Konstantin Ustinovich Chernenko, Chairman of the Presidium of the Supreme Soviet of the USSR, was born September 11, 1911, Bolshaya Tes, Minusinsk region, Eniseysk province, Russia.
Born to a Russian peasant family in Siberia, Konstantin Chernenko entered the Communist Party in 1931 during his army service. In 1933-1941 he headed department of propaganda and agitation in Novosyolovo and Uyar regions. In 1941-1943 Chernenko was a secretary of the Krasnoyarsk regional party committee, but quit the job to study in the Higher School of Party Organizers, Moscow (1943-45). He was sent to Penza as a secretary of party provincial committee in charge of propaganda and agitation (1945-48). Then he was moved to Moldavia becoming head of agitation and propaganda department (1948-56), where he met Leonid Brezhnev, who brought him to Moscow (1956) to head mass agitation section of agitation and propaganda department of the Central Committee. In May 1960 - July 1965 Chernenko served as chief of the chancellery of the USSR Supreme Soviet Presidium.
When Brezhnev took over the party leadership, he made Chernenko chief of the General Department (July 1965 - Nov. 1982). Elected a candidate member of the Central Committee (1966-1971) at the 23rd party congress, Chernenko was promoted to full membership (1971-1985) at the 24th congress. In 1976 he was elected secretary (March 5, 1976 - Feb. 13, 1984) of the Central Committee and joined the Politburo as candidate member (Oct. 3, 1977 - Nov. 27, 1978). Then he was quickly promoted to full membership (Nov. 27, 1978 - March 10, 1985). Chernenko was considered a close associate of Brezhnev, but after his death he was unable to rally a majority of the party factions behind his candidacy to be head of the party and lost out to Yury Andropov who became general secretary on Nov. 12, 1982.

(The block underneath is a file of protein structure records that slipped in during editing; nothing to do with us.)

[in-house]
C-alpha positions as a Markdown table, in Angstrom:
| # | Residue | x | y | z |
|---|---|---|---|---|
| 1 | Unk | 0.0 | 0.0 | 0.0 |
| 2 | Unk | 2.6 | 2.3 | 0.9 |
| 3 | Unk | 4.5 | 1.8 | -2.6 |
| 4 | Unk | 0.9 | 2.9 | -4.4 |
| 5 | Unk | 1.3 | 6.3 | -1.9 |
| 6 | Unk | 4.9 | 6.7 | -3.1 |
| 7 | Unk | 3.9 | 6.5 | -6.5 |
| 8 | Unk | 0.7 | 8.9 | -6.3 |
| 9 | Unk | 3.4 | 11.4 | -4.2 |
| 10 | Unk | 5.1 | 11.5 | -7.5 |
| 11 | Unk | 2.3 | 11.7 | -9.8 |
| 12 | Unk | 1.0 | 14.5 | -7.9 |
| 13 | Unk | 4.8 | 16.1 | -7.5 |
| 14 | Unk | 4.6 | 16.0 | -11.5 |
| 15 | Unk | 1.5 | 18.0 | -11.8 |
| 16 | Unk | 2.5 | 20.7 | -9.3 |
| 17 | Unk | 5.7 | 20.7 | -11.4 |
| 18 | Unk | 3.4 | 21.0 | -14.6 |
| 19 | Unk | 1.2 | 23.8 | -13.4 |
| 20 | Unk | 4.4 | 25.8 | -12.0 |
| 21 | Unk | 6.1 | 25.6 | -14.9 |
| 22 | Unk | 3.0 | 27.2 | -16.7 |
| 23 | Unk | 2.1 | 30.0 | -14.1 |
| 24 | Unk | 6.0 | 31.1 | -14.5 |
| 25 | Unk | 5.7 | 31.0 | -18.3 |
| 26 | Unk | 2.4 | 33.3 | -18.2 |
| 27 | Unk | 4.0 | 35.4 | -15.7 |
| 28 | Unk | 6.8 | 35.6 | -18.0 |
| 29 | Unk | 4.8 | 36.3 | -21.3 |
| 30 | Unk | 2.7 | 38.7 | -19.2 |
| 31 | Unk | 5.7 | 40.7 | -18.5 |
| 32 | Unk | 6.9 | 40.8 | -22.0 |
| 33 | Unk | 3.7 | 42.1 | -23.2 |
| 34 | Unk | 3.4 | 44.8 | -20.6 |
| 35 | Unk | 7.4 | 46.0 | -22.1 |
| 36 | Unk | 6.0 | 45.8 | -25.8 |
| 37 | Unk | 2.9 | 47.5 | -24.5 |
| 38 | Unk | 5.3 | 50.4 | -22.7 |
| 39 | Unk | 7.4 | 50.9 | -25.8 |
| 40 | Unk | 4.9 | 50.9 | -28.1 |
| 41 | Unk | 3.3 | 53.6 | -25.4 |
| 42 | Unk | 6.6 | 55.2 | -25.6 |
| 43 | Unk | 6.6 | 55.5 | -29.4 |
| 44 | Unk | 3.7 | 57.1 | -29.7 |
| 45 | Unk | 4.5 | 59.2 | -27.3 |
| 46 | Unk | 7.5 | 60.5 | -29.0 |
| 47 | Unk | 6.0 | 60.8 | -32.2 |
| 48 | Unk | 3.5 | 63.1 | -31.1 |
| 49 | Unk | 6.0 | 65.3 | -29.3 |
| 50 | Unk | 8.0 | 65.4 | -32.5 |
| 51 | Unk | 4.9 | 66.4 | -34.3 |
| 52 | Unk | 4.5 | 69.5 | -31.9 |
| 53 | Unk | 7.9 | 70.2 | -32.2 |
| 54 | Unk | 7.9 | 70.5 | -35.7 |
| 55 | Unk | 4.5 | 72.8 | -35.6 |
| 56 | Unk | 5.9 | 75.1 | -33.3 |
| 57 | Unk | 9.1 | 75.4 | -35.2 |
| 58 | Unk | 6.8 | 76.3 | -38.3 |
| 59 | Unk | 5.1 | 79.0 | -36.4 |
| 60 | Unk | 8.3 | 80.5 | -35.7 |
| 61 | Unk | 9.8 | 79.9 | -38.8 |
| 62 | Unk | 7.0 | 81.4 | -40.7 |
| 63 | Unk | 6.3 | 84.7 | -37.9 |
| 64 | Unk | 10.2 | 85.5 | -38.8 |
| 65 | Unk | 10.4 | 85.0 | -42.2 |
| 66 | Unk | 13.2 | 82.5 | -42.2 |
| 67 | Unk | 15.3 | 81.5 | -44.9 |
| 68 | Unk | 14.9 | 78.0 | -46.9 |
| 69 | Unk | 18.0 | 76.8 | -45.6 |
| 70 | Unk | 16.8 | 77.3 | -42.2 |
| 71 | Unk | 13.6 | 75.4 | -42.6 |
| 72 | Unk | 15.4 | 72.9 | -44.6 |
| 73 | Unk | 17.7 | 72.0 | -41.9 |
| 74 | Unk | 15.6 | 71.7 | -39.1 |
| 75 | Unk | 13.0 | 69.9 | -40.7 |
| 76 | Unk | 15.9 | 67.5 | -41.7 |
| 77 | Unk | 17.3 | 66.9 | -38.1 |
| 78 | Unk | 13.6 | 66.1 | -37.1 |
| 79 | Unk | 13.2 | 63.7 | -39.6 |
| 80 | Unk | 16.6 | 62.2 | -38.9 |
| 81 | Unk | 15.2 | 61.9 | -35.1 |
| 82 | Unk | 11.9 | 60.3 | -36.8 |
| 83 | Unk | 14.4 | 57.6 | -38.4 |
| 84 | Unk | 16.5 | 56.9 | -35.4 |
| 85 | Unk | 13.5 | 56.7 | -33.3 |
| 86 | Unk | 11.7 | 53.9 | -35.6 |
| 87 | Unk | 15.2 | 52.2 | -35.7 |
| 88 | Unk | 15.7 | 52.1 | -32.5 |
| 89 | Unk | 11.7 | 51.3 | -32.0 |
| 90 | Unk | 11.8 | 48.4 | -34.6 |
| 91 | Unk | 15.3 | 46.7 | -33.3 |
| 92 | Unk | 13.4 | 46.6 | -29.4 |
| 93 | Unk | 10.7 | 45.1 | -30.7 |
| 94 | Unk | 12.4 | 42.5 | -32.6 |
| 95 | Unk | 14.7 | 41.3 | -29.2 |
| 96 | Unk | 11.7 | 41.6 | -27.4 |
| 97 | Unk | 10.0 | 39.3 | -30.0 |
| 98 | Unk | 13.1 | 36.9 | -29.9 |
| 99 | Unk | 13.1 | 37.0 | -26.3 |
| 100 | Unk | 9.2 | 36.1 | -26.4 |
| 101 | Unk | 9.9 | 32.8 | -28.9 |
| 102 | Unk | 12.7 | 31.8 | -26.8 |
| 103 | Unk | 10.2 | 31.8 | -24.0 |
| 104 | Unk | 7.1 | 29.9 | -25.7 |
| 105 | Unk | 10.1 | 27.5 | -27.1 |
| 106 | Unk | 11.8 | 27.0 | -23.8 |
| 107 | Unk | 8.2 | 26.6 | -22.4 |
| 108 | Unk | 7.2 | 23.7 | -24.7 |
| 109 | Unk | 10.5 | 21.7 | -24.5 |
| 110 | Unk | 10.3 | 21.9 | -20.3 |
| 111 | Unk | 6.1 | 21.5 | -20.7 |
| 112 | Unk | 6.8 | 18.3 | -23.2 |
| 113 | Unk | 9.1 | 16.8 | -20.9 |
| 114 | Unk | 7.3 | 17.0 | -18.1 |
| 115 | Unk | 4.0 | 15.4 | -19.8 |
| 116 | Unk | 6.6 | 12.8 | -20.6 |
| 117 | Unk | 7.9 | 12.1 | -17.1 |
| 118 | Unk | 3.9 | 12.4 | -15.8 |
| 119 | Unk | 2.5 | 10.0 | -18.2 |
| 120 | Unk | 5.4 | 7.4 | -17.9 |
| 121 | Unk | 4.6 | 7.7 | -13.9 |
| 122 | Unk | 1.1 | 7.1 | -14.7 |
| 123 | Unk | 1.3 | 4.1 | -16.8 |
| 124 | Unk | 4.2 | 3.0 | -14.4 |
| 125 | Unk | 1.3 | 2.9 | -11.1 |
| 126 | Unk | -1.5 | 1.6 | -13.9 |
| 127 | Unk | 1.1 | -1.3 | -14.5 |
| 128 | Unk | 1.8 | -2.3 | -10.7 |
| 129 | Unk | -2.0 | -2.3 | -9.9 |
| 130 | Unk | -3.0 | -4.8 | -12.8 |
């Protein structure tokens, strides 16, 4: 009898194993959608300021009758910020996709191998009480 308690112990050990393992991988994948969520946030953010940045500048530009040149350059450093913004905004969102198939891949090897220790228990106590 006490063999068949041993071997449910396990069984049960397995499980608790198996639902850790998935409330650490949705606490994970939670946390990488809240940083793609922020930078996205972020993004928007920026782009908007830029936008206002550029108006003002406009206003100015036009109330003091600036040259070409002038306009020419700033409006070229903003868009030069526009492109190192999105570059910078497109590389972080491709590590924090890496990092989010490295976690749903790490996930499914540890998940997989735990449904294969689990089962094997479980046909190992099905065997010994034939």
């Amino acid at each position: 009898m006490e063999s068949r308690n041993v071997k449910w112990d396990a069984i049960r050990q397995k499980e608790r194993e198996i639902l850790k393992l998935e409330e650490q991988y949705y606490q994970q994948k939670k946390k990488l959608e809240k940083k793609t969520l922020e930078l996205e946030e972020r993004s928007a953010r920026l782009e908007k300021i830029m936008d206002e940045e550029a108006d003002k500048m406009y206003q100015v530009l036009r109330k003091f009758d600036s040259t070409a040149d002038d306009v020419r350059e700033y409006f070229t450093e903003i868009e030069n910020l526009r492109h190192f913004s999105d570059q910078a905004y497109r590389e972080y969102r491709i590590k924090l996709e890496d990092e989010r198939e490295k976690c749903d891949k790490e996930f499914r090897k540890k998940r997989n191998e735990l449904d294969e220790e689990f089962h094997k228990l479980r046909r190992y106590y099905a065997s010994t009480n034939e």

Andropov's reforms targeted at eliminating corruption and cutting privileges in the higher party ranks estranged the party bureaucracy. In attempt to return to Brezhnevism, the aging Politburo, of which seven members died in advanced age in 1982-1984, plumped for the conservative Chernenko, who was elected (Feb. 13, 1984) general secretary following the death of Andropov on Feb. 9. On April 11, 1984, Chernenko was elected chairman of the Presidium of the Supreme Soviet. However, deteriorating health of Chernenko made him unfit to govern effectively. His frequent absences from official functions left little doubt that his election had been an interim measure. He died in office on March 10, 198